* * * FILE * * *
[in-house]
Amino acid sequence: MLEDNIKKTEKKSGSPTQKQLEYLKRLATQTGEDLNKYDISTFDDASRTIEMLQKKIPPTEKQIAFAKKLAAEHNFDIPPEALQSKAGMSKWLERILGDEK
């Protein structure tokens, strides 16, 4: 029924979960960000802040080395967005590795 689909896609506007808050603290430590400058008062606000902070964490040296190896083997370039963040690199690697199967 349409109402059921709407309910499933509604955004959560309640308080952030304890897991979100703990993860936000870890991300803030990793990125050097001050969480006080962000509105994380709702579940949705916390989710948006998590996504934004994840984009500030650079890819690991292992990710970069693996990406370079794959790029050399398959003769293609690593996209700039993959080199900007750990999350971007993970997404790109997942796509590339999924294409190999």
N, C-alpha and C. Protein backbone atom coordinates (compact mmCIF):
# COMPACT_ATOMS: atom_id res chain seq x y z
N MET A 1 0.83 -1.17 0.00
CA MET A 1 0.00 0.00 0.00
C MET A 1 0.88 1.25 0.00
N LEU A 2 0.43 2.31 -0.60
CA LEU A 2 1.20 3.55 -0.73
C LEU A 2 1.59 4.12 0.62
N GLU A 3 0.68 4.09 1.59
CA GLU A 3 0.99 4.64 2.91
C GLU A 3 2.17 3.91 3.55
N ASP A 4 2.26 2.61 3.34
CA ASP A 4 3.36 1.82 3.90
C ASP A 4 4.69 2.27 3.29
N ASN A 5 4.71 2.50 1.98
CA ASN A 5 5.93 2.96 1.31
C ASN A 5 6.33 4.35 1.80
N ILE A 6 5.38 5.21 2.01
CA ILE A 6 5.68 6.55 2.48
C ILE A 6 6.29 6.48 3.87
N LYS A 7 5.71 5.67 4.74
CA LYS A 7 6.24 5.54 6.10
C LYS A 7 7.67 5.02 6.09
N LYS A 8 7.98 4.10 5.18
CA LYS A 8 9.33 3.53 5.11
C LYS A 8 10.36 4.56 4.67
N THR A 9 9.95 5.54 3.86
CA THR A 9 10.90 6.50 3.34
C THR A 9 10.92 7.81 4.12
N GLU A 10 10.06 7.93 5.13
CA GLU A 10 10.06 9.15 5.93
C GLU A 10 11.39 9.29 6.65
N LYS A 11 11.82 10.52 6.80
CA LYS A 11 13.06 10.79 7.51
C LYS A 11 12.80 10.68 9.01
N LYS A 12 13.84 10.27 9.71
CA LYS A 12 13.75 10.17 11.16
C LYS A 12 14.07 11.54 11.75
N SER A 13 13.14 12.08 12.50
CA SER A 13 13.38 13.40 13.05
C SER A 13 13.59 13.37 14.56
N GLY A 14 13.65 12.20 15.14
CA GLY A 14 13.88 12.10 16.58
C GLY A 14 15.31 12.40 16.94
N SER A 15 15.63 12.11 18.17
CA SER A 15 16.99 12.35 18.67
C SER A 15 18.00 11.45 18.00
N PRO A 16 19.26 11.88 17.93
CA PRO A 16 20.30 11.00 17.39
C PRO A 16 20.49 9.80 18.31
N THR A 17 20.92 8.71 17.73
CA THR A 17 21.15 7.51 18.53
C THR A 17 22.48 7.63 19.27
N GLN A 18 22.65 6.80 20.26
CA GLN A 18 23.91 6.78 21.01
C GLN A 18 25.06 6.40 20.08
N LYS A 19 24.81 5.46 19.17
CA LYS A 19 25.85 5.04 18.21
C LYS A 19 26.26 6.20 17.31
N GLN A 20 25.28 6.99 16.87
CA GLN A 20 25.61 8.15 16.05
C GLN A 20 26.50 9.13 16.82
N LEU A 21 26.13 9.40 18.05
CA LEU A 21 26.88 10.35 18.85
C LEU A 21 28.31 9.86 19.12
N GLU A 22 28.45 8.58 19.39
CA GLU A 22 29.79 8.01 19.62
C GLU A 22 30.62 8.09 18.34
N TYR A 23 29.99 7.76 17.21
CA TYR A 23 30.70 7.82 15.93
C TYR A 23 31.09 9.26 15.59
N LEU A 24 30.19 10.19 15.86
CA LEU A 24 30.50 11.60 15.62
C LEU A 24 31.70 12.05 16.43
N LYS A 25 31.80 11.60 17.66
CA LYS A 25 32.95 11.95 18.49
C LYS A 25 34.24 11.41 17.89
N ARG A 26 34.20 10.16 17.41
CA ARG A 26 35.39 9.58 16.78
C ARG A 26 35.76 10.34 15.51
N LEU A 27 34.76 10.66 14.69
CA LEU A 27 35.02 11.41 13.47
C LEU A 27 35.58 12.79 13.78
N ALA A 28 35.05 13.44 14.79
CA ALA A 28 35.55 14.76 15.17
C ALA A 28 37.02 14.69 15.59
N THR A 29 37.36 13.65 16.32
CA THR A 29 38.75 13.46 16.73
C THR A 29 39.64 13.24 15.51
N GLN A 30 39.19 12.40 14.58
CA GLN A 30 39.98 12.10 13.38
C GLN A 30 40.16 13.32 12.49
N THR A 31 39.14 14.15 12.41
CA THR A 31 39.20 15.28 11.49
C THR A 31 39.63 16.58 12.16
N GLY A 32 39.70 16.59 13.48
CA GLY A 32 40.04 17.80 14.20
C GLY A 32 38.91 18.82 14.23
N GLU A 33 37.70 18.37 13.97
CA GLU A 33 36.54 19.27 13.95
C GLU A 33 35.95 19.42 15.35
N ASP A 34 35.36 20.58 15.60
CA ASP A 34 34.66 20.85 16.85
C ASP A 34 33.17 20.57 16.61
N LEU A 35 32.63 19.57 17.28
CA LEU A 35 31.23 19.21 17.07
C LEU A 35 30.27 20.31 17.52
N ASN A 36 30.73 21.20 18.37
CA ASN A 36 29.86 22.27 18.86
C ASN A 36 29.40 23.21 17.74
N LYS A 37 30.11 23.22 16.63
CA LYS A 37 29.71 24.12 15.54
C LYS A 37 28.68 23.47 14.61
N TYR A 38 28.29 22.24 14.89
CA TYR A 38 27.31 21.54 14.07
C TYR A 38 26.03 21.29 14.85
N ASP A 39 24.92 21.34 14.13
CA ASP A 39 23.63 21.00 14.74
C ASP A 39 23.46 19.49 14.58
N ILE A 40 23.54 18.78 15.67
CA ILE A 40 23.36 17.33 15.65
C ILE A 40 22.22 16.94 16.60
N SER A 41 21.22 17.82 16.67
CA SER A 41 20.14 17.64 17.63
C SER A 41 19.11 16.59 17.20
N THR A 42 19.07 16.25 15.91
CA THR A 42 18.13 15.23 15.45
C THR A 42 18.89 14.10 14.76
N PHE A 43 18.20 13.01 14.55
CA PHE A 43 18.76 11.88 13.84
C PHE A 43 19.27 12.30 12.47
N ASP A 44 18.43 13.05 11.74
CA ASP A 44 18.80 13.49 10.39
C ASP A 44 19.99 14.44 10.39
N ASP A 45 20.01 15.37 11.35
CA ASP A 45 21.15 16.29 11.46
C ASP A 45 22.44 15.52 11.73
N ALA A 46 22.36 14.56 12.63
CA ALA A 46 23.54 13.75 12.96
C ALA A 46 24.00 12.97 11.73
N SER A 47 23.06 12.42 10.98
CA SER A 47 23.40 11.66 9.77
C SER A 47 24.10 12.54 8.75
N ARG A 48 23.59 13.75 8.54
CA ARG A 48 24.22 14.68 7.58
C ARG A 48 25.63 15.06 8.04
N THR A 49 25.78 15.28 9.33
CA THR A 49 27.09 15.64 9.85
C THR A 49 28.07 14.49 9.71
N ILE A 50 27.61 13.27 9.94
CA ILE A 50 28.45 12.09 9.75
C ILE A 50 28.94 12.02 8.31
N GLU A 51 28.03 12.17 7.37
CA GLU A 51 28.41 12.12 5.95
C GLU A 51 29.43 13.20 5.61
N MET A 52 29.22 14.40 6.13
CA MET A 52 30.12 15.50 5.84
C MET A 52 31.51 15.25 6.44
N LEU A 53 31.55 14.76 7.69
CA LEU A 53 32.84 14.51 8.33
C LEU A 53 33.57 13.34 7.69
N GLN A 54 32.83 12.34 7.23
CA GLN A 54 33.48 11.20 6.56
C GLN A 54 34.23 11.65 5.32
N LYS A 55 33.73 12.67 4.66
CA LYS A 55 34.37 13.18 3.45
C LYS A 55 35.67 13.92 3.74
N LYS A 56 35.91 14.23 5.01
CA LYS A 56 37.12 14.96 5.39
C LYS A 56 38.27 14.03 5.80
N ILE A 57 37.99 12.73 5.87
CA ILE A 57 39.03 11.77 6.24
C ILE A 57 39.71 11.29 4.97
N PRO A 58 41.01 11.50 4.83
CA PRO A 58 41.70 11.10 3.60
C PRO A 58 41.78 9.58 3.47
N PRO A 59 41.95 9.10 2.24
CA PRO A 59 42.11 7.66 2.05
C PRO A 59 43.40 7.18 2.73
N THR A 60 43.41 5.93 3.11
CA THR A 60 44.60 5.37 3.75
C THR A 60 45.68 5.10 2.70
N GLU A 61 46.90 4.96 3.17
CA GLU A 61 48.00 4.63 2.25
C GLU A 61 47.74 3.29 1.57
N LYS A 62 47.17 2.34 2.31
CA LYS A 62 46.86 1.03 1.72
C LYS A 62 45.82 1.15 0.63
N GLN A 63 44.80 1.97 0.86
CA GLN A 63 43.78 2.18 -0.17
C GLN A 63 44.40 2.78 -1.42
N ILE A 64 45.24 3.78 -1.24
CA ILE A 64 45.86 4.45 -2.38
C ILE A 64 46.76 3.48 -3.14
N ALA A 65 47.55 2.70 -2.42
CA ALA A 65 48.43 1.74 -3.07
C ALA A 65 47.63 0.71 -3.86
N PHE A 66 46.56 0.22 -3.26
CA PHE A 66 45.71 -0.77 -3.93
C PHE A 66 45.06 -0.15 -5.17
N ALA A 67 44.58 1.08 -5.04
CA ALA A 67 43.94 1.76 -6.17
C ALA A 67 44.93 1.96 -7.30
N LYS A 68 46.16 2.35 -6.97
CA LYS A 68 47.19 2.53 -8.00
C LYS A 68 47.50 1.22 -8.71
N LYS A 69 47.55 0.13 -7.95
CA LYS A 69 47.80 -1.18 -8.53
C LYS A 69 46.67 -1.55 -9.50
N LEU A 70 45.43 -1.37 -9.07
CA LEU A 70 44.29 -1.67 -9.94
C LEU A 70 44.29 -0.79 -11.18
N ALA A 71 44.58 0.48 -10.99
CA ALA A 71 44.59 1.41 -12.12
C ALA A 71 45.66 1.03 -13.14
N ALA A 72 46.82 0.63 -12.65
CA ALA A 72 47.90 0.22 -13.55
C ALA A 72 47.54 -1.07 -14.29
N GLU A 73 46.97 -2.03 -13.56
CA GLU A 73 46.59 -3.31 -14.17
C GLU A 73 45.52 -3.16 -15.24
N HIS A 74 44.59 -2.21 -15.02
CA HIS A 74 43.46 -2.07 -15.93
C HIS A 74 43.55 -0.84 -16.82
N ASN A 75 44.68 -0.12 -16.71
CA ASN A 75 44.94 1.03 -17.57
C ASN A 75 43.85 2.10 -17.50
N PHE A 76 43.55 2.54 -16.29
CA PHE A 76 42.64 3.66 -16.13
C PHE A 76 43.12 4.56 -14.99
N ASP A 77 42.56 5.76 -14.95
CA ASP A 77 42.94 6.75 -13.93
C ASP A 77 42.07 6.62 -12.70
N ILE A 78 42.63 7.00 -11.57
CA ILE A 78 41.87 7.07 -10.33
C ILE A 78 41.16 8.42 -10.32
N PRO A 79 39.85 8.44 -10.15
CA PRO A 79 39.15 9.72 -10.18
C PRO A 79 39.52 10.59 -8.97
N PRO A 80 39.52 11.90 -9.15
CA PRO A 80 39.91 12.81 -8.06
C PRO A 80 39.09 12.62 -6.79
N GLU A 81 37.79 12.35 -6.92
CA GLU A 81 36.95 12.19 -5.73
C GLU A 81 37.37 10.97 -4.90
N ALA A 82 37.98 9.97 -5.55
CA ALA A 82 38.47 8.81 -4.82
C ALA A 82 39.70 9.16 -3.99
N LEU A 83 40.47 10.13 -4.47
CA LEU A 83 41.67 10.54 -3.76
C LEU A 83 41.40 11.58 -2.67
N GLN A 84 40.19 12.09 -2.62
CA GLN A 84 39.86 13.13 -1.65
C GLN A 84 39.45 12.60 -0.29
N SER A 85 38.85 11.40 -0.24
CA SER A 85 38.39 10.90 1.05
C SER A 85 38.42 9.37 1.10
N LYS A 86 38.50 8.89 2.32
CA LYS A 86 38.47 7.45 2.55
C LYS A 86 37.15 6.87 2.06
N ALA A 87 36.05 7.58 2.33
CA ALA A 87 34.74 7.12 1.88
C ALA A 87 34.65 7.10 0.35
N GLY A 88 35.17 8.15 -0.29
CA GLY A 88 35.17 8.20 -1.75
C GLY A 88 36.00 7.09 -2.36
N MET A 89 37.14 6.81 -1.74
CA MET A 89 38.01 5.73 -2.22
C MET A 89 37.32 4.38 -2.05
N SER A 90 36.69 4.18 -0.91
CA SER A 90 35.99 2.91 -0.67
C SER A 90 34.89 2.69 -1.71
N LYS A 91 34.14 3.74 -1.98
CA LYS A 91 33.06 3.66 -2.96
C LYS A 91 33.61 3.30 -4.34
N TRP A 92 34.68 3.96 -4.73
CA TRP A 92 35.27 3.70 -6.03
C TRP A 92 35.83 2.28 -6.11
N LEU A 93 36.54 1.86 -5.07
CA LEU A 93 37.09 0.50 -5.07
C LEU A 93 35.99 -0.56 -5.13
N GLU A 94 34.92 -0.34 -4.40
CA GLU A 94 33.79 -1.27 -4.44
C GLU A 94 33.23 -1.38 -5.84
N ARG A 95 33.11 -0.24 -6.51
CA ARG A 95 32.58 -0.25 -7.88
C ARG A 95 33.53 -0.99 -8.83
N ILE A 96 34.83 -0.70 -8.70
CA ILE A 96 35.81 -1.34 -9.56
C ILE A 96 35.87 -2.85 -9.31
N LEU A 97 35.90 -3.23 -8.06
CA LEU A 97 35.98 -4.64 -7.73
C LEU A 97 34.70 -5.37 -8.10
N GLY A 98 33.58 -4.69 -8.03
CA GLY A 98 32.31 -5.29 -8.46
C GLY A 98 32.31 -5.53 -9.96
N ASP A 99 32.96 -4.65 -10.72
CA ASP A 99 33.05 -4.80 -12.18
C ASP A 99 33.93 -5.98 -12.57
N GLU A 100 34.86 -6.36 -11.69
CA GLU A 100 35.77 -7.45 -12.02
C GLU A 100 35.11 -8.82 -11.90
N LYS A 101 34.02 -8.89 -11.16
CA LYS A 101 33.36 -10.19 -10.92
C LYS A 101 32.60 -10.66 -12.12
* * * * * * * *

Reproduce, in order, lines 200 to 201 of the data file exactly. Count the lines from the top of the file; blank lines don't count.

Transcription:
C ALA A 65 47.63 0.71 -3.86
N PHE A 66 46.56 0.22 -3.26